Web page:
Skip to main content

ASU Electronic Theses and Dissertations


This collection includes most of the ASU Theses and Dissertations from 2011 to present. ASU Theses and Dissertations are available in downloadable PDF format; however, a small percentage of items are under embargo. Information about the dissertations/theses includes degree information, committee members, an abstract, supporting data or media.

In addition to the electronic theses found in the ASU Digital Repository, ASU Theses and Dissertations can be found in the ASU Library Catalog.

Dissertations and Theses granted by Arizona State University are archived and made available through a joint effort of the ASU Graduate College and the ASU Libraries. For more information or questions about this collection contact or visit the Digital Repository ETD Library Guide or contact the ASU Graduate College at gradformat@asu.edu.


Background – Among influential education reports, there is clear consensus that an expansive range of intrapersonal (e.g. self-regulation) and interpersonal competencies (e.g. empathy) highly influence educational and career success. Research on teaching and learning these competencies is limited in engineering education. Purpose/Hypothesis – This dissertation study explores the impacts of a mindfulness training program on first-year engineering students and aims to understand potential impacts on the development of intrapersonal and interpersonal competencies. Design/Method – A four-session mindfulness-based training program was designed, developed, and facilitated to cultivate intrapersonal and interpersonal competencies. This study employed a multiphase mixed method design in which …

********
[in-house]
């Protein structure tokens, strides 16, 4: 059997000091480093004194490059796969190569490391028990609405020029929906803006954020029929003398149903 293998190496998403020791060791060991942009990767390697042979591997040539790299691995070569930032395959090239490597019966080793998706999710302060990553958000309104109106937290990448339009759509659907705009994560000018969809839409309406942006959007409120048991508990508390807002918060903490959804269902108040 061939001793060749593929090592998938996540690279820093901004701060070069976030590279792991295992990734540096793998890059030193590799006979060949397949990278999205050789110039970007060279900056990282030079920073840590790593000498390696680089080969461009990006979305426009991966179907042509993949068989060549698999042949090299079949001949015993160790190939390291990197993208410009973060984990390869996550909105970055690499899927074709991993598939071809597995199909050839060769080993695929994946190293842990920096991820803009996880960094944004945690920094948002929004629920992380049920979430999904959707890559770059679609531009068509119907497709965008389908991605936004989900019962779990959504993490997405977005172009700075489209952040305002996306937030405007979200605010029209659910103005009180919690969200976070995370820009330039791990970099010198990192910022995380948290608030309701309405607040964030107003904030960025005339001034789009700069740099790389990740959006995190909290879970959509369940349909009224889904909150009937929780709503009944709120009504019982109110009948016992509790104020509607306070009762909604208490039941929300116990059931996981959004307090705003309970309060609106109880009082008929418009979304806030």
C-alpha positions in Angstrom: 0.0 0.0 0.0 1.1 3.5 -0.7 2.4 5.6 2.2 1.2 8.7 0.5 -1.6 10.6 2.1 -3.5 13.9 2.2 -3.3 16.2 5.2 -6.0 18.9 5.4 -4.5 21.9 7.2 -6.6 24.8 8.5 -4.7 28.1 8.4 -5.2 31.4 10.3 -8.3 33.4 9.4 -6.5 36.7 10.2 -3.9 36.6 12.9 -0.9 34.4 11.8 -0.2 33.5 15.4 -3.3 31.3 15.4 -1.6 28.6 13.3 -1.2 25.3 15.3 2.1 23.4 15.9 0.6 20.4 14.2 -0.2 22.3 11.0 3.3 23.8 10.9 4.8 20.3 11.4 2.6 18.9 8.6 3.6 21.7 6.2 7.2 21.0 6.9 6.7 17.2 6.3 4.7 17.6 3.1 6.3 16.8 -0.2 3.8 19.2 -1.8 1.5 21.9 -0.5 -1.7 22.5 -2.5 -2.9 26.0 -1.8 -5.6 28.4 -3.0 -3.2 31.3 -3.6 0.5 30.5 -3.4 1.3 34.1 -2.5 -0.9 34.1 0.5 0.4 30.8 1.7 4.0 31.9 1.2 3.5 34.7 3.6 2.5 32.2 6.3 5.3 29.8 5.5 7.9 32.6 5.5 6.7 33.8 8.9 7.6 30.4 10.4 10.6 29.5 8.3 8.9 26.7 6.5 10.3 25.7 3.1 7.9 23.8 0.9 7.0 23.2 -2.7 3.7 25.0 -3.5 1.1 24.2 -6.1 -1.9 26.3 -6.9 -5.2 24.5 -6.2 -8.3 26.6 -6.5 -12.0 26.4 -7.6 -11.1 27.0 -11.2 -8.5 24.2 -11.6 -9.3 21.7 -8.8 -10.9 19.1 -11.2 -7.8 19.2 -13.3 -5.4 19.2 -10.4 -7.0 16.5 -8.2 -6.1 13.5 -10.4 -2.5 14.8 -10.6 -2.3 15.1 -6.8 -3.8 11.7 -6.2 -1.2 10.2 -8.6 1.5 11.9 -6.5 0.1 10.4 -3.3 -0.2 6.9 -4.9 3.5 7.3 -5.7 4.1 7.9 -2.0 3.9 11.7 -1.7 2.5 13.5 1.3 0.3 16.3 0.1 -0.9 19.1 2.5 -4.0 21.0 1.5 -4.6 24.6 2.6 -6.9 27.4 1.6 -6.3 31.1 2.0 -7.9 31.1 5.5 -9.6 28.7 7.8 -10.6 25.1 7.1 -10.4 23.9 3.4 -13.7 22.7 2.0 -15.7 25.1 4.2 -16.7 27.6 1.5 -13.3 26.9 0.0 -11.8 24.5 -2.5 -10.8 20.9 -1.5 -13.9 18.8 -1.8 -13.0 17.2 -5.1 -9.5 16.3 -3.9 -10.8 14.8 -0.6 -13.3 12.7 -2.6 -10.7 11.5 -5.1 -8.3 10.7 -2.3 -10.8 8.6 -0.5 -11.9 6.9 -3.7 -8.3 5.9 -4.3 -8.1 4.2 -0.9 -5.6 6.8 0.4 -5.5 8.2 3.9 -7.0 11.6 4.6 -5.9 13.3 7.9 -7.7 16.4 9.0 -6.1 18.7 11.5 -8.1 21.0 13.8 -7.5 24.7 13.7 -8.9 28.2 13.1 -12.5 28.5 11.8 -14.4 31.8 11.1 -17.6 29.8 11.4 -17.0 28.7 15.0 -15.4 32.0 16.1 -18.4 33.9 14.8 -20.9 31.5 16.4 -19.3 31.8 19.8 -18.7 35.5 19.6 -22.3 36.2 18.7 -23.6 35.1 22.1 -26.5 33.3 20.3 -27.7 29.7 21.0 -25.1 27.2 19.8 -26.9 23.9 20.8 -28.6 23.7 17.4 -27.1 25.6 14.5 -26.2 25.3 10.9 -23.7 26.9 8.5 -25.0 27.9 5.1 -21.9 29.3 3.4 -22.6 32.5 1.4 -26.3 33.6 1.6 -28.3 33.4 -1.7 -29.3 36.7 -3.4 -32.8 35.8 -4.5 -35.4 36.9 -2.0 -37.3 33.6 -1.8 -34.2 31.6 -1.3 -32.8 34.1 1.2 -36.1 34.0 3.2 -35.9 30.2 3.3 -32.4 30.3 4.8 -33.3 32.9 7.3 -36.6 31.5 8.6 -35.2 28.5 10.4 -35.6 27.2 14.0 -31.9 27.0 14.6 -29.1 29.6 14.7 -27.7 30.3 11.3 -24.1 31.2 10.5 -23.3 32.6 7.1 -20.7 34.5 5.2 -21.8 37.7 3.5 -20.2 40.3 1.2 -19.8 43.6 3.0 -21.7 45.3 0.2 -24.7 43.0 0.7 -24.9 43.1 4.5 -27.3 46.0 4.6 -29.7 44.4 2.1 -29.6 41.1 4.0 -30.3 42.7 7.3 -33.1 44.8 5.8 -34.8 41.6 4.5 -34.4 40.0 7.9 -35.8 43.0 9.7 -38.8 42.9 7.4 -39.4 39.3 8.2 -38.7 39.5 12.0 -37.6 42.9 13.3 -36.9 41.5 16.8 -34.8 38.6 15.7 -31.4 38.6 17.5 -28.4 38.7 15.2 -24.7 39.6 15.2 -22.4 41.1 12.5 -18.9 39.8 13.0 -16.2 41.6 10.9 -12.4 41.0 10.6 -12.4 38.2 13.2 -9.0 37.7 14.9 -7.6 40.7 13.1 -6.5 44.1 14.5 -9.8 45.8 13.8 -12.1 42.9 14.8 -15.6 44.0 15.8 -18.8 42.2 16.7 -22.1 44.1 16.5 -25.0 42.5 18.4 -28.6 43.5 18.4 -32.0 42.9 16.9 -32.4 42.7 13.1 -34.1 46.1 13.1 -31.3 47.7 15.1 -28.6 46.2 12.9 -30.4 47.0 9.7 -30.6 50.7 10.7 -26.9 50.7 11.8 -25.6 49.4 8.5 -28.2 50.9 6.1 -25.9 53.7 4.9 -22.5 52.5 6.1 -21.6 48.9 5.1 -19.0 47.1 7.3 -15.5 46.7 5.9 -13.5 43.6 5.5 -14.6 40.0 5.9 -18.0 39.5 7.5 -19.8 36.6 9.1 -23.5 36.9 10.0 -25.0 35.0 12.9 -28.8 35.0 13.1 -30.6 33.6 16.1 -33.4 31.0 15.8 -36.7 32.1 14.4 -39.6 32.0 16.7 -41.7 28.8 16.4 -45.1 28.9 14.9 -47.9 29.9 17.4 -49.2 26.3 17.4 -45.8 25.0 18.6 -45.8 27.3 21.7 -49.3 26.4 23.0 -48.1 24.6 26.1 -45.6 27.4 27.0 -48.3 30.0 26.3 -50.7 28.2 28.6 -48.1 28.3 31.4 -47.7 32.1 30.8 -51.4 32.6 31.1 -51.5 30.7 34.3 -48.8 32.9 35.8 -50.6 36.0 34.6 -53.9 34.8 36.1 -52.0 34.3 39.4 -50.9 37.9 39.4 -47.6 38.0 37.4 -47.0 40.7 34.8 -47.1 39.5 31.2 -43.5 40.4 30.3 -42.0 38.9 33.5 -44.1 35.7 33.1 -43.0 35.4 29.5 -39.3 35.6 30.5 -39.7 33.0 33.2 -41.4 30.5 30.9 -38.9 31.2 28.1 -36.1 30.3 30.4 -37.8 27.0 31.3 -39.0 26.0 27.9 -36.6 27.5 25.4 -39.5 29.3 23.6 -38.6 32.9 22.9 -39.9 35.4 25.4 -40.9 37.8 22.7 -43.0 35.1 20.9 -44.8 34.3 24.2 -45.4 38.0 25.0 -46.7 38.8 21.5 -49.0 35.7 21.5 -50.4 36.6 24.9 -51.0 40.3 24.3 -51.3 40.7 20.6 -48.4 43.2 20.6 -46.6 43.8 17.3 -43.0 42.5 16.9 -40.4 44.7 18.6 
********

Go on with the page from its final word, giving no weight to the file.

Contributors
Huerta, Mark Vincent, McKenna, Ann, Pipe, Teri, et al.
Created Date
2019

The 21st century will be the site of numerous changes in education systems in response to a rapidly evolving technological environment where existing skill sets and career structures may cease to exist or, at the very least, change dramatically. Likewise, the nature of work will also change to become more automated and more technologically intensive across all sectors, from food service to scientific research. Simply having technical expertise or the ability to process and retain facts will in no way guarantee success in higher education or a satisfying career. Instead, the future will value those educated in a way that …

Contributors
Wigner, Aubrey Anton, Lande, Micah, Allenby, Braden, et al.
Created Date
2017

Students may use the technical engineering terms without knowing what these words mean. This creates a language barrier in engineering that influences student learning. Previous research has been conducted to characterize the difference between colloquial and scientific language. Since this research had not yet been applied explicitly to engineering, conclusions from the area of science education were used instead. Various researchers outlined strategies for helping students acquire scientific language. However, few examined and quantified the relationship it had on student learning. A systemic functional linguistics framework was adopted for this dissertation which is a framework that has not previously been …

Contributors
Kelly, Jacquelyn Erica, Baker, Dale, Ganesh, Tirupalavanam, et al.
Created Date
2012